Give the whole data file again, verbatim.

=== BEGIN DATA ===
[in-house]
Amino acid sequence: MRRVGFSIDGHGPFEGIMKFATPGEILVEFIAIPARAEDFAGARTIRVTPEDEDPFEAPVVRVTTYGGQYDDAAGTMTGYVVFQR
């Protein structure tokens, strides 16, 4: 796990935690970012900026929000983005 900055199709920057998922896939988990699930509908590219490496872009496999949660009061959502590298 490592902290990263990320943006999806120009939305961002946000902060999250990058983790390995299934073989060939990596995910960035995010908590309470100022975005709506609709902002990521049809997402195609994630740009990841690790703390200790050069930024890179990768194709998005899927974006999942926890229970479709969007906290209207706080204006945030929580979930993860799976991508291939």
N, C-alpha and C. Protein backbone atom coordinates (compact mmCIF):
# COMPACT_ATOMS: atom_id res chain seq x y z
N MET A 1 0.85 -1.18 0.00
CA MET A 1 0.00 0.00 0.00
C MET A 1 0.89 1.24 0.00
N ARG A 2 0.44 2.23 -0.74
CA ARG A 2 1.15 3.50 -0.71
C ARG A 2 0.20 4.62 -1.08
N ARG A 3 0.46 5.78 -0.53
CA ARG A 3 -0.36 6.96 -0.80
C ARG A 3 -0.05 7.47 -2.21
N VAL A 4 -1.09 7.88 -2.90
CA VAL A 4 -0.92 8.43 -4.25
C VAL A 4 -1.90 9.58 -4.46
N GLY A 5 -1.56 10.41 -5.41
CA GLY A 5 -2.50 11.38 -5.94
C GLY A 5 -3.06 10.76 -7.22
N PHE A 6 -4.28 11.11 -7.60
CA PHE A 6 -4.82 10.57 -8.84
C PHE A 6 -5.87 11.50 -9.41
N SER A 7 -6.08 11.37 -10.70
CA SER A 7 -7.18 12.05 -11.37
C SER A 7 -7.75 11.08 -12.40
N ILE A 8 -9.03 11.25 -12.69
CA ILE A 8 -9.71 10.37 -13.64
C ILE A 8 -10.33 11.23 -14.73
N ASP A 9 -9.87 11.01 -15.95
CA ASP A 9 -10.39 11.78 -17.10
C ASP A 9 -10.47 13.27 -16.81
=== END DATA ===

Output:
[in-house]
Amino acid sequence: MRRVGFSIDGHGPFEGIMKFATPGEILVEFIAIPARAEDFAGARTIRVTPEDEDPFEAPVVRVTTYGGQYDDAAGTMTGYVVFQR
């Protein structure tokens, strides 16, 4: 796990935690970012900026929000983005 900055199709920057998922896939988990699930509908590219490496872009496999949660009061959502590298 490592902290990263990320943006999806120009939305961002946000902060999250990058983790390995299934073989060939990596995910960035995010908590309470100022975005709506609709902002990521049809997402195609994630740009990841690790703390200790050069930024890179990768194709998005899927974006999942926890229970479709969007906290209207706080204006945030929580979930993860799976991508291939």
N, C-alpha and C. Protein backbone atom coordinates (compact mmCIF):
# COMPACT_ATOMS: atom_id res chain seq x y z
N MET A 1 0.85 -1.18 0.00
CA MET A 1 0.00 0.00 0.00
C MET A 1 0.89 1.24 0.00
N ARG A 2 0.44 2.23 -0.74
CA ARG A 2 1.15 3.50 -0.71
C ARG A 2 0.20 4.62 -1.08
N ARG A 3 0.46 5.78 -0.53
CA ARG A 3 -0.36 6.96 -0.80
C ARG A 3 -0.05 7.47 -2.21
N VAL A 4 -1.09 7.88 -2.90
CA VAL A 4 -0.92 8.43 -4.25
C VAL A 4 -1.90 9.58 -4.46
N GLY A 5 -1.56 10.41 -5.41
CA GLY A 5 -2.50 11.38 -5.94
C GLY A 5 -3.06 10.76 -7.22
N PHE A 6 -4.28 11.11 -7.60
CA PHE A 6 -4.82 10.57 -8.84
C PHE A 6 -5.87 11.50 -9.41
N SER A 7 -6.08 11.37 -10.70
CA SER A 7 -7.18 12.05 -11.37
C SER A 7 -7.75 11.08 -12.40
N ILE A 8 -9.03 11.25 -12.69
CA ILE A 8 -9.71 10.37 -13.64
C ILE A 8 -10.33 11.23 -14.73
N ASP A 9 -9.87 11.01 -15.95
CA ASP A 9 -10.39 11.78 -17.10
C ASP A 9 -10.47 13.27 -16.81